• Ask Human Resources – If you have any concerns or questions about having a disciplinary conversation with your student employee, consult Human Resources for guidance. We are an essential partner in performance management and can provide tips and advice on how to have the conversation with your student employee.

Workplace Accommodations

The university is committed to providing equal opportunity to all qualified applicants and employees. To that end, UMKC will provide reasonable accommodations for the known disability of a qualified applicant or employee with a disability, unless the accommodation would impose an undue hardship. A reasonable accommodation is a modification or adjustment to a job, employment practice or the work environment that makes it possible for a qualified individual with a disability to enjoy an equal employment opportunity.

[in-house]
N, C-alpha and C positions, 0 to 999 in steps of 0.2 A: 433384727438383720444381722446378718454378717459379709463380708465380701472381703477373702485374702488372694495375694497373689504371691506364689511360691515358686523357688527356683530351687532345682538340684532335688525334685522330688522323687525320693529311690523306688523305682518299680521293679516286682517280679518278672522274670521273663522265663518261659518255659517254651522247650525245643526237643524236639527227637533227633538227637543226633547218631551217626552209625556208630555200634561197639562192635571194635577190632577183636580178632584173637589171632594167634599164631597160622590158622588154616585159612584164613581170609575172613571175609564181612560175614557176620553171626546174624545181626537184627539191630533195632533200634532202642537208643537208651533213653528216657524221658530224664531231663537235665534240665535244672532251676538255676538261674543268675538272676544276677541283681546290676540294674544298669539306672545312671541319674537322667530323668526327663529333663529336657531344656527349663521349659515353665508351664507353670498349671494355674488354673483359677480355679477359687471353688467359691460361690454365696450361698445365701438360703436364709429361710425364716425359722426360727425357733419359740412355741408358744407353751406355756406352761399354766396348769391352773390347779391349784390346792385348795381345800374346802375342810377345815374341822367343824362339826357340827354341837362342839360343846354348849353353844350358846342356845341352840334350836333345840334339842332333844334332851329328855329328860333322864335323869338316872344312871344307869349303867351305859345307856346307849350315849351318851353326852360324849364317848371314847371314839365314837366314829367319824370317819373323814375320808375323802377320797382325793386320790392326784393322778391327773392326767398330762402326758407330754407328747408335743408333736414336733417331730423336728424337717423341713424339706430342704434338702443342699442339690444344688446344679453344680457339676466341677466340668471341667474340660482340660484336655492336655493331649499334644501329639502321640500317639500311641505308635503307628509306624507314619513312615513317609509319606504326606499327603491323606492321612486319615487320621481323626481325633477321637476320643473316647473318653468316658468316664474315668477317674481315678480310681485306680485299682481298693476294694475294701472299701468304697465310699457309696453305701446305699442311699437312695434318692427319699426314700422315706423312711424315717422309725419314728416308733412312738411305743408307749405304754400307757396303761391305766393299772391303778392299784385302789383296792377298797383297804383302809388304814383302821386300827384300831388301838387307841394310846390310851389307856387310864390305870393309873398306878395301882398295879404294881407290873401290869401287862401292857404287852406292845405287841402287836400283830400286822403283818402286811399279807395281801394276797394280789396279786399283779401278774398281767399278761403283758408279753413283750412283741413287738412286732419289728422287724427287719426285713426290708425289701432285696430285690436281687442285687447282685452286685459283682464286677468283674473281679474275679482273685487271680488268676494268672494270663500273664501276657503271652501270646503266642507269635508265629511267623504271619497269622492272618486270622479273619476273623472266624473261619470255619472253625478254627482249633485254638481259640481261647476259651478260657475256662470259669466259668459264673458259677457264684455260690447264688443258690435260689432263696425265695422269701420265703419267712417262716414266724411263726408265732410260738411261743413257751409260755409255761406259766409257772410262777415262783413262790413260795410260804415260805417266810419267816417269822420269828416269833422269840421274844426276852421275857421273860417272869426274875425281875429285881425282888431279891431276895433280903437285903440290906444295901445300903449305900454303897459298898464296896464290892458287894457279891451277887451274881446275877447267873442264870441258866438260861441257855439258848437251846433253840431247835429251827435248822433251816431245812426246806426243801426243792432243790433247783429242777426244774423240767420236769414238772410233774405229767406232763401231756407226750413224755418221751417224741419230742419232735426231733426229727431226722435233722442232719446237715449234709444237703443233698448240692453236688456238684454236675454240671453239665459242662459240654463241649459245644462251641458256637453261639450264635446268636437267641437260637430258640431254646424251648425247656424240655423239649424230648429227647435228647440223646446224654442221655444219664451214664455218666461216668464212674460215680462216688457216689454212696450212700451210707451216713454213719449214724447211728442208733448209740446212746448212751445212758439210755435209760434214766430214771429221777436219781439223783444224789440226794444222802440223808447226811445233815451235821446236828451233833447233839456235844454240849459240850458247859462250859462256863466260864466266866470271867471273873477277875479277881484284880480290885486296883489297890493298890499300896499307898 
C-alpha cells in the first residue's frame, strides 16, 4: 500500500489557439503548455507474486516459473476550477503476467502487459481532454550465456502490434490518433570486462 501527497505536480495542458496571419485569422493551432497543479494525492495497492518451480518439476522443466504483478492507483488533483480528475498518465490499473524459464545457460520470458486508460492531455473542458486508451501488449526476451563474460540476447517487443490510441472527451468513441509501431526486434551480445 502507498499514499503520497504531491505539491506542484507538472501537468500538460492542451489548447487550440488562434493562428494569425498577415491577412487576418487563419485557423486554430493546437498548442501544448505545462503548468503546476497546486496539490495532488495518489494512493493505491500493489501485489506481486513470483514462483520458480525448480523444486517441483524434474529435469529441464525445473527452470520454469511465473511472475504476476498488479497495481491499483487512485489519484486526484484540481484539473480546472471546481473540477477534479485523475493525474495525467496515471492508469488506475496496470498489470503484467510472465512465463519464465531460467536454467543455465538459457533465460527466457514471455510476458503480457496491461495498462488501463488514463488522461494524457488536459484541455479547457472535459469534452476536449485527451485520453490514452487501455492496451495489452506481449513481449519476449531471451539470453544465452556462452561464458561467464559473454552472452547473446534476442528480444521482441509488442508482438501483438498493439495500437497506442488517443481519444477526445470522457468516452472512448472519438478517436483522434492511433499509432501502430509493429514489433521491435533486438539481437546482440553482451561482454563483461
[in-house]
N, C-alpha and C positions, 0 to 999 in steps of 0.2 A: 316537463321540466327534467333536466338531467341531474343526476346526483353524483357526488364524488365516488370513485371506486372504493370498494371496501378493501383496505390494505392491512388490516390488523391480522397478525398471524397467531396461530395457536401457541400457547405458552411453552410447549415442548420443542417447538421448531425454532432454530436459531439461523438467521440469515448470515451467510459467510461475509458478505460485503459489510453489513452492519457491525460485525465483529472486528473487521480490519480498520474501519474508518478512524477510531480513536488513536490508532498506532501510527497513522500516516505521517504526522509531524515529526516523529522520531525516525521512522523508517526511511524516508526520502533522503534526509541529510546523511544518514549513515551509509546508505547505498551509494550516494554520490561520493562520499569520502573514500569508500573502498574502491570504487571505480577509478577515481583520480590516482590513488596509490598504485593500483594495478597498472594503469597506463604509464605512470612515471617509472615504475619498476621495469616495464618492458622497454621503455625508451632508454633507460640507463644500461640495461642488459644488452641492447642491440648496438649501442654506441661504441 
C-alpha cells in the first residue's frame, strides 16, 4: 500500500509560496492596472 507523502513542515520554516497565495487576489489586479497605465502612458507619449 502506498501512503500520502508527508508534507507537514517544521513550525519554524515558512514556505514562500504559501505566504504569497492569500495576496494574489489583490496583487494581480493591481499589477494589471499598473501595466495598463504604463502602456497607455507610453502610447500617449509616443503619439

If you would like to request an ADA accommodation, please complete the following form and submit it to KC Atchinson, ADA coordinator, at


Recognizing a Request
As a supervisor, you should watch for an employee making a link between the workplace and a disability or medical issue.  For example:

  • An employee says he/she has been late for work because of their medical appointments.
  • During a one-on-one meeting, an employee states that chronic back problems are preventing them from meeting deadlines.
  • You receive a doctor’s note indicating that your employee needs to take lunch at 11:30am every day.

These are all indications that an accommodation needs to be discussed for the employee. An accommodation will be made by a department if it can be done without creating undue hardships.

Making a Referral
Once a supervisor identifies the employees need for accommodations, please complete an ADA Accommodation Request form and submit to the Affirmative Action Office.

The ADA Coordinator will review the request and work with the employee to see what accommodations can be made. This process often involves the supervisor, but only if the employee gives permission for the accommodation request to be shared with the supervisor.

The Affirmative Action Office will work to provide reasonable accommodations where able and as long as it does not impose undue hardship to the department.